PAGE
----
Aperion Audio Verus Grand Bookshelf Speakers

Aperion Audio in Portland has a well-deserved reputation selling speakers directly to the end user through its website, offering speakers with solid designs and fine cabinetry.  The quality of its products paired with terrific customer service has earned the company a loyal following.

Its latest Verus Grand series speaker (priced at $598 per pair) is the bookshelf version of the company’s Verus Grand Tower speaker.  The compact speaker features a fresh design, beginning with a tapered cabinet and full-face front flange.  Its all-new ASR soft dome tweeter looks a bit funky, with its vertical bar, but it is a smooth performer.  Aperion pairs the tweeter with a 5.25-inch woven-Kevlar driver.  The braced fiberboard cabinet, available in cherry or gloss piano black veneers, is 13 inches tall, 7.5 inches wide and 9 inches deep, and has a port at the rear.  The front grilles are held in place by magnets, making for a clean front face that looks just as good with the grilles removed.

Setup is quick and easy:  Simply place the speakers 6 feet apart, 2 feet from the back wall and about 9 feet from the listening chair.  They are slightly stiff out of the box, but after a few days of nonstop play at modest level, the speakers reveal their true sound.  Eschewing toe-in placement, the Verus Grands work perfectly well positioned straight on.

Smooth Operators

Exploring Rita Wilson’s (yes, Tom Hanks’ wife) cover of  “Wichita Lineman,” the Verus Grand Bookshelf speakers represent the piano with a slightly mellow tone that exhibits a hint of sparkle.  The speakers convincingly reproduced the decay of each note during the last 30 seconds of the traffic, with Wilson’s voice never becoming shrill—high performance indeed for speakers at this price point.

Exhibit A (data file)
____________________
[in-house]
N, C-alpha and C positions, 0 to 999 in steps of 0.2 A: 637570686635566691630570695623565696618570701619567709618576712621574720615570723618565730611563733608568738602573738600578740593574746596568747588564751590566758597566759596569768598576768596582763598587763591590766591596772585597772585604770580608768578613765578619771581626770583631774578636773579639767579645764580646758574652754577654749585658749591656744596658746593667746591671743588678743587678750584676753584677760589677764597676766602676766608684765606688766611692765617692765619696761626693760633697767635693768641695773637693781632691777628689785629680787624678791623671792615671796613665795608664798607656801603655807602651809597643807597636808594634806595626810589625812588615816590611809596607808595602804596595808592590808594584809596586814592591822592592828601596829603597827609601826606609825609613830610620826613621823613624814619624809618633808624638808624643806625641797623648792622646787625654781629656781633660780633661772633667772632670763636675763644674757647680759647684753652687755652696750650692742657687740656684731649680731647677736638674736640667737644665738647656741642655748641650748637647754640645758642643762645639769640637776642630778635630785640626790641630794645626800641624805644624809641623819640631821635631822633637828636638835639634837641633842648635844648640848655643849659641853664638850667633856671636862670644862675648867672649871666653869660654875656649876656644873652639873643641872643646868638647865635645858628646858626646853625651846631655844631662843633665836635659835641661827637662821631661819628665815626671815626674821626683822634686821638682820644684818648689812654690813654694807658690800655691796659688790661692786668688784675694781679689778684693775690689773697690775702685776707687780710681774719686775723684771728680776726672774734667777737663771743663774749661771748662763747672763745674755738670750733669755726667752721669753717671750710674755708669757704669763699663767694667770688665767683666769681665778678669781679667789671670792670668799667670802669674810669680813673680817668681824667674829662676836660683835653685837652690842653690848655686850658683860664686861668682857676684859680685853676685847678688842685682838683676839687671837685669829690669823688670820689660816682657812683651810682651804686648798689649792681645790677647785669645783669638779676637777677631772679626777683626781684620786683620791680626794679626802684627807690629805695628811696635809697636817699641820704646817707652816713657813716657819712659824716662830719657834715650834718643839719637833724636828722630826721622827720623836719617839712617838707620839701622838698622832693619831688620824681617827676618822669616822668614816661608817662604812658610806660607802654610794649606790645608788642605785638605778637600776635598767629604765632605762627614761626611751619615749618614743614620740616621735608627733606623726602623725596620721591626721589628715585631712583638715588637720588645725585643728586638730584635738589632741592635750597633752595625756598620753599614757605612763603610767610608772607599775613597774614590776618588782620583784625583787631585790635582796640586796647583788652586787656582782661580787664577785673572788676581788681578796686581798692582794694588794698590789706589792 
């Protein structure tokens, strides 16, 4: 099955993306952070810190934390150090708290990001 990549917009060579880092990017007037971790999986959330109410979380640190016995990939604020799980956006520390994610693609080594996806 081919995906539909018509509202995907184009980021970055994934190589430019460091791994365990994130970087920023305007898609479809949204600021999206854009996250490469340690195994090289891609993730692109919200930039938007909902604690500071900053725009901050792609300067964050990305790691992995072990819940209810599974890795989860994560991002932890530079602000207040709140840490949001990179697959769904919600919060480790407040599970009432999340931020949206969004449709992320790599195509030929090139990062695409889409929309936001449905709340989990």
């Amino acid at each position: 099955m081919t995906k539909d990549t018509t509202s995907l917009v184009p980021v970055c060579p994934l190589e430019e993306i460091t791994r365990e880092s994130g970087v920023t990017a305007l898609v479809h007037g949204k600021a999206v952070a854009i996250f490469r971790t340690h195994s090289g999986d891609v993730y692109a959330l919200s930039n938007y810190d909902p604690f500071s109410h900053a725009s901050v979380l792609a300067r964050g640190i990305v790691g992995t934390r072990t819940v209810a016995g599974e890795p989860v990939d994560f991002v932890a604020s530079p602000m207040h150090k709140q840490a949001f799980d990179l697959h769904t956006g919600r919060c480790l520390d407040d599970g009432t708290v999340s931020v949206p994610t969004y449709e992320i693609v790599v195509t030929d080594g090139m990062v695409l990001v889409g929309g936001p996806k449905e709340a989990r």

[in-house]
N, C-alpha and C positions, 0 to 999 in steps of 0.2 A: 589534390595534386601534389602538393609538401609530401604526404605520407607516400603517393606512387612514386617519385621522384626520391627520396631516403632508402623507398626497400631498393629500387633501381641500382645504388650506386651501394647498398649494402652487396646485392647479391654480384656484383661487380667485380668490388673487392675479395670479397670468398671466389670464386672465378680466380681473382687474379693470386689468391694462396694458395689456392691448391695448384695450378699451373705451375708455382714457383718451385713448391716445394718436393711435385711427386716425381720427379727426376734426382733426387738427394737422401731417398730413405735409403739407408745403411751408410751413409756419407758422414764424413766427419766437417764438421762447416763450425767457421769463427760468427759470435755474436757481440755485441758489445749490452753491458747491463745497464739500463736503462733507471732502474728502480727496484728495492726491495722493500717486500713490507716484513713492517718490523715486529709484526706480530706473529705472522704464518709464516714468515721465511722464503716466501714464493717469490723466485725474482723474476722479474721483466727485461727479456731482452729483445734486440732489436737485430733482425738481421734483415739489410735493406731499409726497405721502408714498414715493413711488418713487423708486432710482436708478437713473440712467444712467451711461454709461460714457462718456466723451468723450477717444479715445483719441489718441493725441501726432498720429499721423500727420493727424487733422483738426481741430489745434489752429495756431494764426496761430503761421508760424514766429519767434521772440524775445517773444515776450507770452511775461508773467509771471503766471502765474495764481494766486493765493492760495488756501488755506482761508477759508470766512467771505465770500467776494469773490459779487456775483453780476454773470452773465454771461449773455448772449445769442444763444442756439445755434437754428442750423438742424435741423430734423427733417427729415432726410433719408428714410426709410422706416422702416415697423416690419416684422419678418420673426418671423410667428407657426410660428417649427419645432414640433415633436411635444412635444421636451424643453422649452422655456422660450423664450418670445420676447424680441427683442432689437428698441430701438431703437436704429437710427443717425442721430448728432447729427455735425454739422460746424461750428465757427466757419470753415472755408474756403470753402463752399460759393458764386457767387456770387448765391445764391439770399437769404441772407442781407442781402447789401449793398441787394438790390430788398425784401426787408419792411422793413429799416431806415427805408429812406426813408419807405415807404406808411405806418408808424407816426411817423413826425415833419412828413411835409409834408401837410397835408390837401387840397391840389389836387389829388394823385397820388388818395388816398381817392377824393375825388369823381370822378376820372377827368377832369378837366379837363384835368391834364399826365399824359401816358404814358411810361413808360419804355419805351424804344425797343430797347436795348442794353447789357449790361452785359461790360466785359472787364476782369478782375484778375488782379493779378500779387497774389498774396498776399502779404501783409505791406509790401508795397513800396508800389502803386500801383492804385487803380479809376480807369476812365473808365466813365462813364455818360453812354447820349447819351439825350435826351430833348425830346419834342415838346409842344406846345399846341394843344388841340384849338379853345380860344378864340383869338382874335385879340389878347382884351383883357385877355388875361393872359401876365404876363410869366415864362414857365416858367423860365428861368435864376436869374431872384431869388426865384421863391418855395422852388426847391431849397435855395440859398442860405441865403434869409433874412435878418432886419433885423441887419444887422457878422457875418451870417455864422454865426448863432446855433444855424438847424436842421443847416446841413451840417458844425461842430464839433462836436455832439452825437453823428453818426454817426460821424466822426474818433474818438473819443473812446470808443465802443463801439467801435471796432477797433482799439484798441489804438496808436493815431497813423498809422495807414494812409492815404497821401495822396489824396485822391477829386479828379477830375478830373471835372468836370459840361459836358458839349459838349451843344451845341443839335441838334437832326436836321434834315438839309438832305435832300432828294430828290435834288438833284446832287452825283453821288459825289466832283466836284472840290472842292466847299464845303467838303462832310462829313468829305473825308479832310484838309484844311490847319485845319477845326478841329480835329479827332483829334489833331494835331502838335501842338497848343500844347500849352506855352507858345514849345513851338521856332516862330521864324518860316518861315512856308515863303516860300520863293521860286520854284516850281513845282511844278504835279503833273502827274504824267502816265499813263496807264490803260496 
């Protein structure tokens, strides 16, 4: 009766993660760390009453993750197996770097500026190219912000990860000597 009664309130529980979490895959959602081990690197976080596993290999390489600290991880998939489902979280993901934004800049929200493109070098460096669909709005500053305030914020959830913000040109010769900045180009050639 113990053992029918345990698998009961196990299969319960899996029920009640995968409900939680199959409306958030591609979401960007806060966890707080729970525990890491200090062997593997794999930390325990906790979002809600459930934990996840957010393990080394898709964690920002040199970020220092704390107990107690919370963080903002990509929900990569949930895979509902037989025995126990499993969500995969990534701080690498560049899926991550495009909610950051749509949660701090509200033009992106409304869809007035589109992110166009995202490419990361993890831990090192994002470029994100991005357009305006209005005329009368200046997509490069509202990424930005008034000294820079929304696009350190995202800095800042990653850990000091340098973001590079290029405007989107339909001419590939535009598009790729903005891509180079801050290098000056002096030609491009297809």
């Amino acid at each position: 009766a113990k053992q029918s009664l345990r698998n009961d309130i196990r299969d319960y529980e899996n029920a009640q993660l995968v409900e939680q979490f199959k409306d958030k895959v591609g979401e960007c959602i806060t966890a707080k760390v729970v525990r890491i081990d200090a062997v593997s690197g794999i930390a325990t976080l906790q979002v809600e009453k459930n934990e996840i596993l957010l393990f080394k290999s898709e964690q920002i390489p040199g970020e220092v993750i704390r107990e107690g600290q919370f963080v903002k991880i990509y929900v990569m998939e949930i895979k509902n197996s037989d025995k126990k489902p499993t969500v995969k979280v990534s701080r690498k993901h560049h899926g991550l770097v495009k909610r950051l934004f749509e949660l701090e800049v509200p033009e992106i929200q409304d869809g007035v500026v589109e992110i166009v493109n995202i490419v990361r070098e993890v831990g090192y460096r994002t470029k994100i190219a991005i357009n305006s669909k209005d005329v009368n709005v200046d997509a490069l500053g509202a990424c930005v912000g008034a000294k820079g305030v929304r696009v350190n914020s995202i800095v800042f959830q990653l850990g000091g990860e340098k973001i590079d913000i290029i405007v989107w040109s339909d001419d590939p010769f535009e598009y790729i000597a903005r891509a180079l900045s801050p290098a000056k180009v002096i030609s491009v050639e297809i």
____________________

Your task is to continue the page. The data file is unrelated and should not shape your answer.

These small speakers easily create a large soundstage, placing the keyboard in the opening track of Bonnie Raitt’s latest album, Slipstream, outside the left speaker, while Raitt’s lead guitar stays anchored low and inside the right speaker.  Tonal balance is the key, with Raitt’s sultry vocals never being overshadowed by the solid bass response these speakers provide, exceeding what you might expect of a LF spec of 59 Hz.  The hint of breathiness shown on “Take My Love With You,” a highly pleasing and an unexpected treat, reveals more resolution than the norm for a $600 pair of speakers.

An Easy Test-Drive

The Verus Grand Bookshelf speakers work well with tube, solid state or Class-D amplification; however, combining them with an EL34-based tube amplifier adds a bit of extra jump when listening to tracks like Brian Setzer’s “Dirty Boogie.”  His big-band orchestra fills the listening room with plenty of front-to-back depth.

Bill Frisell’s classic album Good Dog, Happy Man shows off the ability of these speakers to reproduce midrange and upper bass texture, with the various cello arrangements readily present here.  On the other hand, the signature baritone vocals of Crash Test Dummies’ front man Brad Roberts fall a bit short on “Superman” and “Mmmmm.”  But to Aperion’s credit, the company makes quality the priority with these speakers, rather than inducing a mid-bass hump to give the false impression of bass.  As a result, the critical mid-band is much clearer.

For those also using these speakers in a home theater setup, Aperion includes mounting brackets, which get the speakers up and out of the way.  Watching the The Best Exotic Marigold Hotel, the dialogue and city noise stay separated from the music in the sound track, with the music clear and enveloping.  It’s easy to take an Aperion system from a two-channel setup up to a full 5.1-channel system—simply add another pair of Verus Grands for surrounds, a Verus Forte center-channel speaker ($350 each) and one of Aperion’s Bravus powered subwoofers (priced from $349 to $899 apiece).